Hubbs, MBHS team on oceanographic education
Mar 21, 2014 | 1545 views | 0 0 comments | 7 7 recommendations | email to a friend | print
For the first time, students at Mission Bay High School will have a chance to partner with the Hubbs-SeaWorld Research Institute in the hands-on Seabass in the Classroom program.                             Courtesy photo
For the first time, students at Mission Bay High School will have a chance to partner with the Hubbs-SeaWorld Research Institute in the hands-on Seabass in the Classroom program. Courtesy photo
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Hubbs-SeaWorld Research Institute’s (HSWRI) research scientist and Seabass in the Classroom (SITC) program coordinator Mike Shane was expected to deliver juvenile white seabass to Mission Bay High School in San Diego on March 13 in furtherance of local education.

The SITC program incorporates a hands-on learning experience into a school science curriculum and couples it with field activities related to the release of cultured marine fish.  The program teaches students about aquaculture and stock enhancement by growing, feeding, tagging and releasing the fish into local waters.

The juvenile fish have been cultured and raised at HSWRI’s Carlsbad fish hatchery since December 2013 and are now ready to “go to school” as part of Mission Bay High School’s brand-new Seabass in the Classroom education program. Mission Bay’s program is one of five local school programs that will benefit from expansion of the Institute’s SITC program because of the ongoing support of SDG&E and other private local donors and partners.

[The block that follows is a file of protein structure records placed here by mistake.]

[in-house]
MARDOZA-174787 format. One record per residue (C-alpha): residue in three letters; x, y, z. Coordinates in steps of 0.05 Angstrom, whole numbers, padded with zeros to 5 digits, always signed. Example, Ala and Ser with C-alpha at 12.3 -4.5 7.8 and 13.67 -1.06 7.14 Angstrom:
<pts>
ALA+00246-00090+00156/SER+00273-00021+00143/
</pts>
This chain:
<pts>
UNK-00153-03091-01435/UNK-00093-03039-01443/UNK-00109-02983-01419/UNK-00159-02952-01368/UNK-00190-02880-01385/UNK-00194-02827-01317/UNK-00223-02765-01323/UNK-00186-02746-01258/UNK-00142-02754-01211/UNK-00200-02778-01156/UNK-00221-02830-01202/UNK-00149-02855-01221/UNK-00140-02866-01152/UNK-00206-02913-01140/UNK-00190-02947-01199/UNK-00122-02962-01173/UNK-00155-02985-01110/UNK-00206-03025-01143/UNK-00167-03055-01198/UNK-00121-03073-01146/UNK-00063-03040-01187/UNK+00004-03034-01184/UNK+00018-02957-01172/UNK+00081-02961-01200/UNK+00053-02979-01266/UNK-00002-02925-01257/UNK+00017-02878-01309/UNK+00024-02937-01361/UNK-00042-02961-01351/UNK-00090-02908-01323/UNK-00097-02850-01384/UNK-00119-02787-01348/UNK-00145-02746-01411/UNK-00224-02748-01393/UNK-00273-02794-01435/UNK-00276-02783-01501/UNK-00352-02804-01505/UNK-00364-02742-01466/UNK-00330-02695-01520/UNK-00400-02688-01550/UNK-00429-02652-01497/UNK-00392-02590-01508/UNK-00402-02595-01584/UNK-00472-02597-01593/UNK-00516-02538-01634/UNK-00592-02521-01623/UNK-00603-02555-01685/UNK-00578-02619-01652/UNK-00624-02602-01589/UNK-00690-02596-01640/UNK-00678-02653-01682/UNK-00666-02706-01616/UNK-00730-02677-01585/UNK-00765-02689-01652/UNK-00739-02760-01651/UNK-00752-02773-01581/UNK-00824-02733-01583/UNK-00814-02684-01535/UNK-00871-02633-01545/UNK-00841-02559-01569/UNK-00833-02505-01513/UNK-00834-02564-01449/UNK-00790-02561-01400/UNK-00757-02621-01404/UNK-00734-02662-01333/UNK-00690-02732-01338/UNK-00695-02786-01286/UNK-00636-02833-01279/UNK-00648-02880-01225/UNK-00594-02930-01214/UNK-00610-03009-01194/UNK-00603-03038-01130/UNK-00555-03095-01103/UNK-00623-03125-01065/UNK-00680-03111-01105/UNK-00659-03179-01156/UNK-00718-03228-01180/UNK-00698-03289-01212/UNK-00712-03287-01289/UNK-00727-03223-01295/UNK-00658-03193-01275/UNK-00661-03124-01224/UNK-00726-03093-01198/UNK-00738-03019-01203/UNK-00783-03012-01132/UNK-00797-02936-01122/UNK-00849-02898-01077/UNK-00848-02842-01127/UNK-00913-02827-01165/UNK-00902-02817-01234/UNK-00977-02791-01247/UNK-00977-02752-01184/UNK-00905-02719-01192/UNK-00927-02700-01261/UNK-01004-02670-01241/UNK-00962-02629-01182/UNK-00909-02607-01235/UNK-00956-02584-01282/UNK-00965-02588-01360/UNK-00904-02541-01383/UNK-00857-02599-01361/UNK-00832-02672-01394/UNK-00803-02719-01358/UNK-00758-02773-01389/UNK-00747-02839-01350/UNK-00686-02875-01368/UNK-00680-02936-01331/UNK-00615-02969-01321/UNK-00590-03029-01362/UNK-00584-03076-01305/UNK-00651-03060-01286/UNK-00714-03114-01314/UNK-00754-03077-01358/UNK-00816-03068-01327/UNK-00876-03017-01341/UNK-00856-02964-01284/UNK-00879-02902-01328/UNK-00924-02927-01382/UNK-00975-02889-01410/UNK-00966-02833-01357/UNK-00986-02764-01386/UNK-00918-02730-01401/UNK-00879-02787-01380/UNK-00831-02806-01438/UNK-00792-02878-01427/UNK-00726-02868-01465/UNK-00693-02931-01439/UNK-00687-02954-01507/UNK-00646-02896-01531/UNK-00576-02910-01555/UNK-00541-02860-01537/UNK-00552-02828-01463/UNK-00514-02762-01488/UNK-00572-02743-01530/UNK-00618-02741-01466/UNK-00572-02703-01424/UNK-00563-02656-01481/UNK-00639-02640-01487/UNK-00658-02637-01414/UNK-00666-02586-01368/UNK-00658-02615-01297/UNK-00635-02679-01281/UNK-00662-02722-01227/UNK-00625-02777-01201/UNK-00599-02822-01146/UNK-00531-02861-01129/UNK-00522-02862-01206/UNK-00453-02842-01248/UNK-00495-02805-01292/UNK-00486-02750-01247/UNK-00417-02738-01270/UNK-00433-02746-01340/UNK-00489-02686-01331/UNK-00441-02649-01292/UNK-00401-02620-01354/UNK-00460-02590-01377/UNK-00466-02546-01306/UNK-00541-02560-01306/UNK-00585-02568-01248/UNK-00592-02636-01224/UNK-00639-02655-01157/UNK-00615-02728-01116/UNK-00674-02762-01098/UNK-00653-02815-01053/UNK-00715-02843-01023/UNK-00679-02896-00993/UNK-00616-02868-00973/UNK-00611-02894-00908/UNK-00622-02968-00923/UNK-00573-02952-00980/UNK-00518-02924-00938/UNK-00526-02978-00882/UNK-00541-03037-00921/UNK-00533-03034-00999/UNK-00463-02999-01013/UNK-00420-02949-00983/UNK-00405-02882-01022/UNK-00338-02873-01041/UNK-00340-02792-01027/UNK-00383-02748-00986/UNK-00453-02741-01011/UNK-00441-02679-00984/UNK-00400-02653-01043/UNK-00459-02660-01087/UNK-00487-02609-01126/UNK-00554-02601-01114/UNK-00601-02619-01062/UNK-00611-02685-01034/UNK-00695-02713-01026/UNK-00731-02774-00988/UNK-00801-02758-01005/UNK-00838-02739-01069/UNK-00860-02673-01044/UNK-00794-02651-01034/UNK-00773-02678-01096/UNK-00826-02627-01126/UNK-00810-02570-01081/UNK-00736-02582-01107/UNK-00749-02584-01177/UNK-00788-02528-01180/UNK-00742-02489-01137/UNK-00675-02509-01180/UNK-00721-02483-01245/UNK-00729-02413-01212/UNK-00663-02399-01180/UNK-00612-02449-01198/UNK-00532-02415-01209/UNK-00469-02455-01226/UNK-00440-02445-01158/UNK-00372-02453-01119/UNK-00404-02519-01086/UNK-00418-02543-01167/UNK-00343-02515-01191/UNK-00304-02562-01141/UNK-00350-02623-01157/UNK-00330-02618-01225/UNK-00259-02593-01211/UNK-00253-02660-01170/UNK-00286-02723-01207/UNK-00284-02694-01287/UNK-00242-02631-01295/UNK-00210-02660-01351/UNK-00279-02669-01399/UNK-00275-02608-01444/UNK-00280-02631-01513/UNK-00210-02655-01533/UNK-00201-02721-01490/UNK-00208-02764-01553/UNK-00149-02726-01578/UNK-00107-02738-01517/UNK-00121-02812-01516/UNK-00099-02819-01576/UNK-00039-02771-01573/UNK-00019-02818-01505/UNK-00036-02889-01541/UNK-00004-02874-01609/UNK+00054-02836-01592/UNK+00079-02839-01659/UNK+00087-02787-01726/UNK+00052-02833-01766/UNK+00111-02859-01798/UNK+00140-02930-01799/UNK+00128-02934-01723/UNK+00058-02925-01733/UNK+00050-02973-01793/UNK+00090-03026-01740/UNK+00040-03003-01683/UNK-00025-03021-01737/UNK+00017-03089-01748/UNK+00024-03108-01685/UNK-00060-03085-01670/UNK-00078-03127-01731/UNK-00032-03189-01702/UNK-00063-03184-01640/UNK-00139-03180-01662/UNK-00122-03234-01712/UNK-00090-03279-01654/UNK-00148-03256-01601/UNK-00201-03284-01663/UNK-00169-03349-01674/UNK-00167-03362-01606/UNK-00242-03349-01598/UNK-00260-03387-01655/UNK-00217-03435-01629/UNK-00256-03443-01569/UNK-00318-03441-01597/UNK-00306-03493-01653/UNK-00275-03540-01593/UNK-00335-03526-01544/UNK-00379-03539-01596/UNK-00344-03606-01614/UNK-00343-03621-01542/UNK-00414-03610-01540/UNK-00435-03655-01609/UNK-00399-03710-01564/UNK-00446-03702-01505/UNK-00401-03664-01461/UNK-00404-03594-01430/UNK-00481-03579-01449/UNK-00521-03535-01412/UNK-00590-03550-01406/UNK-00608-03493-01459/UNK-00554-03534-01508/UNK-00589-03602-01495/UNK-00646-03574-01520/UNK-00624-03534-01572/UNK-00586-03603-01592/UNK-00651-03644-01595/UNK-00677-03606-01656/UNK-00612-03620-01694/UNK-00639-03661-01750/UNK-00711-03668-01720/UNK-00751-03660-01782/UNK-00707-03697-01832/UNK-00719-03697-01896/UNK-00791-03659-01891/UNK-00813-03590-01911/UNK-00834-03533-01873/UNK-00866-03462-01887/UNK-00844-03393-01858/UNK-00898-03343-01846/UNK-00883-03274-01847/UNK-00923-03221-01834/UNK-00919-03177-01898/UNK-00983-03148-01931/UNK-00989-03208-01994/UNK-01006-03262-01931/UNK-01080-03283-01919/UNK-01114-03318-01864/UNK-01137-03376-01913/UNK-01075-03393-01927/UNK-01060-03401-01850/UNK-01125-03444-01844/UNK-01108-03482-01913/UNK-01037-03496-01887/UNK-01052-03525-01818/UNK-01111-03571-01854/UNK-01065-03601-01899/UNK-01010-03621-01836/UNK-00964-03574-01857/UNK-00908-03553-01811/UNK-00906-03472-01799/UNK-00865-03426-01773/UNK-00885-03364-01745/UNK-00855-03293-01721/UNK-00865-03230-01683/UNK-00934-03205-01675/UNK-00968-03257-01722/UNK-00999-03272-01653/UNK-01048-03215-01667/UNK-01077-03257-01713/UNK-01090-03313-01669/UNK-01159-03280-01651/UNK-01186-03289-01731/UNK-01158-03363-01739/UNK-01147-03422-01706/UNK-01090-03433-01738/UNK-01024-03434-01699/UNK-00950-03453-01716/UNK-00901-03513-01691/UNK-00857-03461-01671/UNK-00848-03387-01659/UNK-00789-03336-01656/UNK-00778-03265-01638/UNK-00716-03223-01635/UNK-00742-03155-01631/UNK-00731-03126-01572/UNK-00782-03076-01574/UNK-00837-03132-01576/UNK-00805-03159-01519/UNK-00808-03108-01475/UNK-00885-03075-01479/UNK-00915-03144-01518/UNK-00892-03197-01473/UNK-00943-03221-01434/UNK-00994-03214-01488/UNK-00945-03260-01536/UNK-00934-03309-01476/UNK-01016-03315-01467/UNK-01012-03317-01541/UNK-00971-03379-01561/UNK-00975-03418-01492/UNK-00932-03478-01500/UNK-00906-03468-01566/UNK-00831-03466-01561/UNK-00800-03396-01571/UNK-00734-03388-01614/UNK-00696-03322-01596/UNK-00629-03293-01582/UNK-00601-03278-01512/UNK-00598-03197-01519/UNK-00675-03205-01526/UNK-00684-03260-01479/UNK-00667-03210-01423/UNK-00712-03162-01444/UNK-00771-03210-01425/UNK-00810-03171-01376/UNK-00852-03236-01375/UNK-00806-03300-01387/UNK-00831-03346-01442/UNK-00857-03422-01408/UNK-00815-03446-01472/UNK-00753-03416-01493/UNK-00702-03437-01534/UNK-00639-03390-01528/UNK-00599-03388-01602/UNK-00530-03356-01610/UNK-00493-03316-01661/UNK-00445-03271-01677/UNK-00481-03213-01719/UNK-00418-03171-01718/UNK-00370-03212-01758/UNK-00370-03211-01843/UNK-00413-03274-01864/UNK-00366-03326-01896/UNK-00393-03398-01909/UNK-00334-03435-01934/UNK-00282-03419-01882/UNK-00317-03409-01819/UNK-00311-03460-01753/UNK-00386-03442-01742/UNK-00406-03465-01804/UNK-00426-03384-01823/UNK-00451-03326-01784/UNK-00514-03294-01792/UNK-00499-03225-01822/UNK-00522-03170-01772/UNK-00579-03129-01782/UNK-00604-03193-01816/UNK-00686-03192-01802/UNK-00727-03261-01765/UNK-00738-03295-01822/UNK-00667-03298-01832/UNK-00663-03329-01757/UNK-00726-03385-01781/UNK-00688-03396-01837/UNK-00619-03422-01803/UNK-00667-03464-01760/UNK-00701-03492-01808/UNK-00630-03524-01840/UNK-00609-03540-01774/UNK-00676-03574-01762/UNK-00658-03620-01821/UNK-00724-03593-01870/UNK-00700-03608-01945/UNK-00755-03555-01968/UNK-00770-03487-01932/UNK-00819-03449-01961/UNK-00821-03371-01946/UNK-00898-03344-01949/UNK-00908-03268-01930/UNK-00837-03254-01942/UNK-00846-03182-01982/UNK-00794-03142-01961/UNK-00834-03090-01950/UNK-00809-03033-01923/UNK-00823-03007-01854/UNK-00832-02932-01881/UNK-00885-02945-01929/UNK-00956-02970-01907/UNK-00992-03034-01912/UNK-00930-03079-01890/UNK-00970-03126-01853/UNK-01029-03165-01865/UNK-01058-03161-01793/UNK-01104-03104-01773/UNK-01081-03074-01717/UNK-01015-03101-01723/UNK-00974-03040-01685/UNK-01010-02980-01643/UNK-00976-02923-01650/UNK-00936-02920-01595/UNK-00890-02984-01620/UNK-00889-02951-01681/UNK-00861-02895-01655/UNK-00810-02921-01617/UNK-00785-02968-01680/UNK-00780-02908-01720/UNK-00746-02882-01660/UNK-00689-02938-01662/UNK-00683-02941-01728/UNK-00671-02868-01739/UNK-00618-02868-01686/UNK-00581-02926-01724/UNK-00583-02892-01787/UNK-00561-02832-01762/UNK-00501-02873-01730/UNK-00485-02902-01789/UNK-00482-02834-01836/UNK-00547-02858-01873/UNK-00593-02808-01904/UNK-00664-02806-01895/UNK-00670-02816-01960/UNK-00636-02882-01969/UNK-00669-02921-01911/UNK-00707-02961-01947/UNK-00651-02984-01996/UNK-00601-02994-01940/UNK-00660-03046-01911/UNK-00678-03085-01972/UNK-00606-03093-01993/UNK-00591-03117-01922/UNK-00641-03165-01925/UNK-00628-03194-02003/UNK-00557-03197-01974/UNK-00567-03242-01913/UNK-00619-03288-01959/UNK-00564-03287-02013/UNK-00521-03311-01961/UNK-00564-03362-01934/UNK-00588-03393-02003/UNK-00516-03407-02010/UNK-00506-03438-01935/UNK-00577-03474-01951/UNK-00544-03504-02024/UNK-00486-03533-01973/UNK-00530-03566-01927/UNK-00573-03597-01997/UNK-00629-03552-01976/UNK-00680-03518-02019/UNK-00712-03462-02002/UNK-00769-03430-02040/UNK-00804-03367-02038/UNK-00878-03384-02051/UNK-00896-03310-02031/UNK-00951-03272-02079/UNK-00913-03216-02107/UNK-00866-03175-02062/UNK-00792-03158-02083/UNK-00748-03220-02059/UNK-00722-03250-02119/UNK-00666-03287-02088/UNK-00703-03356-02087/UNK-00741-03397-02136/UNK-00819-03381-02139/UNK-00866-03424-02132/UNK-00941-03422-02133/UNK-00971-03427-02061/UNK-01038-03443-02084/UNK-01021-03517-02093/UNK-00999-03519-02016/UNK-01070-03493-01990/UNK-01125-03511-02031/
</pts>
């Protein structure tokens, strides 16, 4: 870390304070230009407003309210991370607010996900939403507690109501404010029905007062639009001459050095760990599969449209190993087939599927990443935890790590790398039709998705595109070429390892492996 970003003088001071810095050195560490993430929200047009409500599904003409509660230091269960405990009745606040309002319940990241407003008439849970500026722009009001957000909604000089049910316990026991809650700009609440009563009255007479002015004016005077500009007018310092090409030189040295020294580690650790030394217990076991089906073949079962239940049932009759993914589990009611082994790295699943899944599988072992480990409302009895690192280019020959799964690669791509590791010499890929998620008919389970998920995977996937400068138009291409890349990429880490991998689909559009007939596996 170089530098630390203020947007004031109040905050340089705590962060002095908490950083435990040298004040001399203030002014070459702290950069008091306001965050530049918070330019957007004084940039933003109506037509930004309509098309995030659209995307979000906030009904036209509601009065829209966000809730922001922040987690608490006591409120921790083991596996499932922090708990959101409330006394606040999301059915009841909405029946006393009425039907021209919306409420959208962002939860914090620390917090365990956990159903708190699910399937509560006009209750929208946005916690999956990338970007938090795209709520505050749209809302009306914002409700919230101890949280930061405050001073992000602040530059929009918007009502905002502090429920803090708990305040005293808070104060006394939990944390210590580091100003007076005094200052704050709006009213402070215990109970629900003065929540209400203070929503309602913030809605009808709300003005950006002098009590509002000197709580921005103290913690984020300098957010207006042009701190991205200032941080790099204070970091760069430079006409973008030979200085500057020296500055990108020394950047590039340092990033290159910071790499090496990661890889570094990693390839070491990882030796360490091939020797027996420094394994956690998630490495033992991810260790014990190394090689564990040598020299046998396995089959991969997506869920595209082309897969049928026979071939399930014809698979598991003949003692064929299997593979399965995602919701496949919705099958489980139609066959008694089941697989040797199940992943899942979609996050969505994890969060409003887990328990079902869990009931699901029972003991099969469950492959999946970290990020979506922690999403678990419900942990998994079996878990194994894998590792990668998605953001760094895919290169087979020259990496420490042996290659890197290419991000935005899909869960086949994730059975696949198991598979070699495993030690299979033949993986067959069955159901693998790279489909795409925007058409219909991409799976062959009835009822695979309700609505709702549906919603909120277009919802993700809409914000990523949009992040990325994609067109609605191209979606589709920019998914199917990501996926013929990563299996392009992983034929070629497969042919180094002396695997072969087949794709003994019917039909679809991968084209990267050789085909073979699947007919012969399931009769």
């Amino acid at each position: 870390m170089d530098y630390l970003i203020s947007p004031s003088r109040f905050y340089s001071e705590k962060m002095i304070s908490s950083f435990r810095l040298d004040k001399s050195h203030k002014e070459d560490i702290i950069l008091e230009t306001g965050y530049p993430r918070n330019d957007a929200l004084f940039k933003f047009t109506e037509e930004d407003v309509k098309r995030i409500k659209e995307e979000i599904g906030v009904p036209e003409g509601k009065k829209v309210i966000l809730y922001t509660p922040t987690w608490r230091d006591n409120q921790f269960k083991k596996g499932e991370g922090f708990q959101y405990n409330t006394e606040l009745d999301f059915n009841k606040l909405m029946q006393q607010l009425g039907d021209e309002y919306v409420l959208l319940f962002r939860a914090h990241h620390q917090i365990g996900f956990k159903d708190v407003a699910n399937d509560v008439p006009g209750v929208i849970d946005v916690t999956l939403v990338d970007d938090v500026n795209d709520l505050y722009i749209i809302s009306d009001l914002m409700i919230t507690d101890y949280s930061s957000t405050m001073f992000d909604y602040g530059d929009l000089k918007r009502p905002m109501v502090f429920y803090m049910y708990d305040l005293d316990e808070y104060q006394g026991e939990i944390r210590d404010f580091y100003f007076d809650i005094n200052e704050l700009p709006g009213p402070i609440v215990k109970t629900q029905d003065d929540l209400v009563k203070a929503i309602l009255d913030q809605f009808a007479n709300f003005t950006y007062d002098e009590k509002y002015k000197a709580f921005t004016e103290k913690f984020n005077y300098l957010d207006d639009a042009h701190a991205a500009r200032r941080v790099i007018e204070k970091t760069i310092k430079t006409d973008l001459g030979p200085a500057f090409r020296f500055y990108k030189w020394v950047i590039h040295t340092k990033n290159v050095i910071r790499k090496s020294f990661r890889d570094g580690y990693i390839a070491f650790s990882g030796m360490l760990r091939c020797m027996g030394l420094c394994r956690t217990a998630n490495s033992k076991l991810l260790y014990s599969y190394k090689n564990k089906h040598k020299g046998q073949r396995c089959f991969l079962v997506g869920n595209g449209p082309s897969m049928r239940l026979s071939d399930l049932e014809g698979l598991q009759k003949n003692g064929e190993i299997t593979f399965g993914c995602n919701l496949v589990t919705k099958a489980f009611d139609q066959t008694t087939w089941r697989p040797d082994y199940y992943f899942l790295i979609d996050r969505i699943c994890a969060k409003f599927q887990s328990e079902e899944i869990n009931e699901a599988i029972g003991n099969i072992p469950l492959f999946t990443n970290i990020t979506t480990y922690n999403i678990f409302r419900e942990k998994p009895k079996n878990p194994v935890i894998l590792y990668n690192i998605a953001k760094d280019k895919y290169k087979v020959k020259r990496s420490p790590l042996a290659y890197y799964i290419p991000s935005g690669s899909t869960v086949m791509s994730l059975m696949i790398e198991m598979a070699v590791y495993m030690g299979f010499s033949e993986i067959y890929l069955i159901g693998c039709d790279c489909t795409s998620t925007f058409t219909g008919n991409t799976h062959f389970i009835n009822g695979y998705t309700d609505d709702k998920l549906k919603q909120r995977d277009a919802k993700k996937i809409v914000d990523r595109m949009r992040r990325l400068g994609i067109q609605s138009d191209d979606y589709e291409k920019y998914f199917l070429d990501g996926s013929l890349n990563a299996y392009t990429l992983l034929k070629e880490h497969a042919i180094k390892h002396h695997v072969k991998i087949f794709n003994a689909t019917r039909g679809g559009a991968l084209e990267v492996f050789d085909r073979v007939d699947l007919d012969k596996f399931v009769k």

In August, the SDG&E Environmental Champions program renewed its grant support toward the SITC educational school program at $25,000.

The SDG&E Environmental Champions program is designed to benefit students in the local community who might not otherwise have the opportunity to expand their educational horizons and explore the exciting potential of a career or higher educational endeavors in marine research, environmental or related sciences.

Once released, the students’ cultured seabass are tracked by tags embedded in their cheeks.

This HSWRI program is an extension of the Ocean Resources Enhancement and Hatchery Program (OREHP). OREHP is the result of an extraordinary partnership between California state resources and agencies, public utility companies, fishers, fishing groups and the scientific community to restore the depleted populations of recreationally and commercially important marine fish.

OREHP releases thousands of fish each year and on Aug. 21, it released its two millionth white seabass. Adult fish have been recovered up to 13 years after release and more than 350 miles from their release site.

For more information, call Steve Walters at (858) 273-1313.

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